Three people who tried to travel with a forged PCR test earlier this year are facing six-month jail sentences from a criminal court in Brussels after rejecting an amicable settlement, according to Bruzz.
The three were caught at the Brussels Airport in Zaventem with false documents, Bruzz reports, and the public prosecutor is now demanding six months in prison and a fine of €1,600.
“The government’s prevention policy stands or falls with the authenticity of these documents,” the prosecutor said. “That is why we apply zero tolerance to such offences.”
One of the suspects facing jail time attempted to board a plane bound for Kinshasa in the Democratic Republic of the Congo back in March, and showed a PCR test result on her smartphone at the check-in counter.
The name and date on the document had clearly been changed, and after this was noticed the woman was arrested by the police.
After her arrest, she explained that she had to leave for Congo in a hurry for a funeral and had therefore altered the PCR test of an acquaintance.
The second defendant tried to check in at Brussels Airport in March as well, with a PCR test that he said he had taken the same day through his general practitioner. But the document number was not known to the laboratory, nor was the man’s national registration number.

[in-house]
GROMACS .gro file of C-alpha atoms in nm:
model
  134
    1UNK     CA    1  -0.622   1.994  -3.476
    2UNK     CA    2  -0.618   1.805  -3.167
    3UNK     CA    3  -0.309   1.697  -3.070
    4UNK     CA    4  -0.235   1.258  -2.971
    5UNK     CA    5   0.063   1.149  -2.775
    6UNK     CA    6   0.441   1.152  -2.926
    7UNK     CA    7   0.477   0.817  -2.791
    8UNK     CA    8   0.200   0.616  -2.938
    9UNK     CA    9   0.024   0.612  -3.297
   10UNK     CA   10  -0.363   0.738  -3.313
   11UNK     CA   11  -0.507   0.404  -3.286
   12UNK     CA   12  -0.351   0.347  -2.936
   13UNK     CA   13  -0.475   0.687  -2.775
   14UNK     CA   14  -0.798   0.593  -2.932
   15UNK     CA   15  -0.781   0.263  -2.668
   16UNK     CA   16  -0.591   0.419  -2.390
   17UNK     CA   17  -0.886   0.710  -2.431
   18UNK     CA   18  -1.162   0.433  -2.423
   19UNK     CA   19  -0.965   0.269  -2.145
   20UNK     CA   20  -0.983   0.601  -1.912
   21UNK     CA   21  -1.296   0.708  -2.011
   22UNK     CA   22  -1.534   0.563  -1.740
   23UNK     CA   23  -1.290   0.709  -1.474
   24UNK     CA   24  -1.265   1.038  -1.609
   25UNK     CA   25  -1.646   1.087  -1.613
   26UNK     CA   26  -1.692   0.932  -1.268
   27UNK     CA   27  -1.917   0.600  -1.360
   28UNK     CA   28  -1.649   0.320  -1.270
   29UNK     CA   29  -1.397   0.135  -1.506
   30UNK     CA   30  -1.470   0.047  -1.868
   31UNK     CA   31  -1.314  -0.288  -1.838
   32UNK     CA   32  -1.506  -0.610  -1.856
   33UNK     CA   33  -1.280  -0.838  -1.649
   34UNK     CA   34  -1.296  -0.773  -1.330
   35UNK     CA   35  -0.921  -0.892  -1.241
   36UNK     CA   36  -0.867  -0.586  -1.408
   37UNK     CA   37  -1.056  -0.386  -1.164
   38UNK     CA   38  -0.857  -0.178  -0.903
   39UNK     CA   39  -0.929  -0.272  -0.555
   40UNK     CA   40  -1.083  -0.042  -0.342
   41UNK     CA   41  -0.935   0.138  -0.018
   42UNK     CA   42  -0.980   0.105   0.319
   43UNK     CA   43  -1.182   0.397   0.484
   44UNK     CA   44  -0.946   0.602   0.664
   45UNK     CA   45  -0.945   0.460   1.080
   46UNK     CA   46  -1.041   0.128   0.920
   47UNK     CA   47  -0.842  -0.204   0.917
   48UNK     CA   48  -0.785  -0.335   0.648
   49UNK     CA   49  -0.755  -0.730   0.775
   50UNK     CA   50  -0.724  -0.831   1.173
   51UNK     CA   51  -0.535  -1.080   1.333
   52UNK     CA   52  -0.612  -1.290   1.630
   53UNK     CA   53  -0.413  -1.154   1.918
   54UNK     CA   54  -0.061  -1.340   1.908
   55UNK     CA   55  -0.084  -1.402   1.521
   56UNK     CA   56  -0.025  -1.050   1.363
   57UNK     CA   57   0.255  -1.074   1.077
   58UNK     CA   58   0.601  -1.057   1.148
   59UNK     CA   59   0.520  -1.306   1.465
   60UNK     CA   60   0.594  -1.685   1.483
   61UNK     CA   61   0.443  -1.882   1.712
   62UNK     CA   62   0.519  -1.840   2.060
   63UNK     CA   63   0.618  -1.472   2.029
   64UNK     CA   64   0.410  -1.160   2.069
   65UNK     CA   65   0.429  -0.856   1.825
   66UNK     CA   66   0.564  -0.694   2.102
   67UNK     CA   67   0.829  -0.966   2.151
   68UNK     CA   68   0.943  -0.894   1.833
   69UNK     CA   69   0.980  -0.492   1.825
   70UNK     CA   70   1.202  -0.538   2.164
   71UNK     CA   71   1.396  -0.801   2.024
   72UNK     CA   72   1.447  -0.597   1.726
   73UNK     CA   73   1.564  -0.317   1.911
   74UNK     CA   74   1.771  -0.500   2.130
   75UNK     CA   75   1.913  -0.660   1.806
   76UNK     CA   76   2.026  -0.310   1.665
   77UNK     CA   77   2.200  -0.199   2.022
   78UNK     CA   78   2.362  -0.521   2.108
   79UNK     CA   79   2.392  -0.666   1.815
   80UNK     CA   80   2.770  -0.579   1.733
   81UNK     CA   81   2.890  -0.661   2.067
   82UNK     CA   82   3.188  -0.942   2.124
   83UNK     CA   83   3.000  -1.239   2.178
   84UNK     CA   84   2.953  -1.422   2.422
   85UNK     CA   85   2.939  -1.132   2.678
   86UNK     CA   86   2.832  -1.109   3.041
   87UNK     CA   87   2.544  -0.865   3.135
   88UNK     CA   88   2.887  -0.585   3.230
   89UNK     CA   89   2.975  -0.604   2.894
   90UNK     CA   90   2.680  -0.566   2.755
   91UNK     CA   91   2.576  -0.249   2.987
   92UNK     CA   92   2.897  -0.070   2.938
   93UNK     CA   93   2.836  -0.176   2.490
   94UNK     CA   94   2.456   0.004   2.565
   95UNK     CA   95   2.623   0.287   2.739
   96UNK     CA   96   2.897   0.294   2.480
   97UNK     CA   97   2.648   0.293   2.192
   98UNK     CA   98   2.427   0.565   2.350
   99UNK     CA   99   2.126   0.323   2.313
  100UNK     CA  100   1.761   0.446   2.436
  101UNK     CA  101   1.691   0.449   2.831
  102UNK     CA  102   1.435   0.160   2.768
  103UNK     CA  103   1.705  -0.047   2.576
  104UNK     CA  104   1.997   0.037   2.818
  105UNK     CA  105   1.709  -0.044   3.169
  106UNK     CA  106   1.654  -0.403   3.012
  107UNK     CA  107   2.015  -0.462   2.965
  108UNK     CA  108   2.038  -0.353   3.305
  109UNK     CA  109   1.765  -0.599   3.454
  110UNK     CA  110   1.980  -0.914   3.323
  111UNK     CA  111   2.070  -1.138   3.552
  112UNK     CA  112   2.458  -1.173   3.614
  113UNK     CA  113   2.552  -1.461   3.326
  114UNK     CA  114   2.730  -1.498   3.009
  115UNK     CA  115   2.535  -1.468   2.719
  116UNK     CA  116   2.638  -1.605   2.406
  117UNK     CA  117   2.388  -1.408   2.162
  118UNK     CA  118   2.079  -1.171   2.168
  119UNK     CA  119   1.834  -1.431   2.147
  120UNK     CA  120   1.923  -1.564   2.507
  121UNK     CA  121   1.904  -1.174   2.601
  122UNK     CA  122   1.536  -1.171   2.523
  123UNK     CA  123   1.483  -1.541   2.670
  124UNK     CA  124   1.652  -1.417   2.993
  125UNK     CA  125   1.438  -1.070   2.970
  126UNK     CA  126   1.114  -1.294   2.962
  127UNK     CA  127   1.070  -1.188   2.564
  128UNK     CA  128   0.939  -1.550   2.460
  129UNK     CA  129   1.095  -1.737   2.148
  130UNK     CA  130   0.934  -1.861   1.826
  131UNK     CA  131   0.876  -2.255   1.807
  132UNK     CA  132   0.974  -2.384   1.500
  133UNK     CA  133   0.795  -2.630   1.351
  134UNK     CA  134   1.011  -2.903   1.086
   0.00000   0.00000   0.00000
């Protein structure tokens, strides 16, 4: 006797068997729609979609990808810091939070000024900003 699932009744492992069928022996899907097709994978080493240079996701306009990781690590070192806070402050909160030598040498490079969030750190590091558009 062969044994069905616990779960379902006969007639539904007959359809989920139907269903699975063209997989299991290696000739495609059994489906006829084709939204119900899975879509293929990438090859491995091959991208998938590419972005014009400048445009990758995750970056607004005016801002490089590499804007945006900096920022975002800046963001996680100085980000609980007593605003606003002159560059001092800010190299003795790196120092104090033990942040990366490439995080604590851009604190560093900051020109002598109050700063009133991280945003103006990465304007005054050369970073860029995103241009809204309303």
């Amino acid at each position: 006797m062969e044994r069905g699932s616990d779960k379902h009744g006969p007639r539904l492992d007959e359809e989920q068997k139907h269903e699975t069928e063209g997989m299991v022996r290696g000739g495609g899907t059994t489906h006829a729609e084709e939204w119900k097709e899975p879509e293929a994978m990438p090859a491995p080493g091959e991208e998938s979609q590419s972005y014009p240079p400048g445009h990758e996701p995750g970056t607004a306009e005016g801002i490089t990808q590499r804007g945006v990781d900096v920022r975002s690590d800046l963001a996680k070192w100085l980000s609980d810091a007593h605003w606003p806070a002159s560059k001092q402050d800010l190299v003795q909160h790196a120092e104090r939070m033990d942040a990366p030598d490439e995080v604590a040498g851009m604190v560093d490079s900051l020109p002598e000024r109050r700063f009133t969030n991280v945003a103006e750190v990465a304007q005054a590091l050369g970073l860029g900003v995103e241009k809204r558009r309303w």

The third suspect attempted to travel in January this year and presented a test that was dated 2020 instead of 2021. Almost the entirety of the text was illegible except for his name and the wrong date.
The three defendants had each received a proposal for an amicable settlement, but because they did not accept it, they were summoned by the public prosecutor to appear in court.
People looking to travel during the coronavirus pandemic have been required to present a negative PCR test in order to enter another country.
If people attempt to board planes using forged PCR test documents or results, they risk jail time and heavy fines.
The three people who were caught doing this in Belgium are now looking at six months in prison and a fine that is higher than the out-of-court settlement they were initially offered.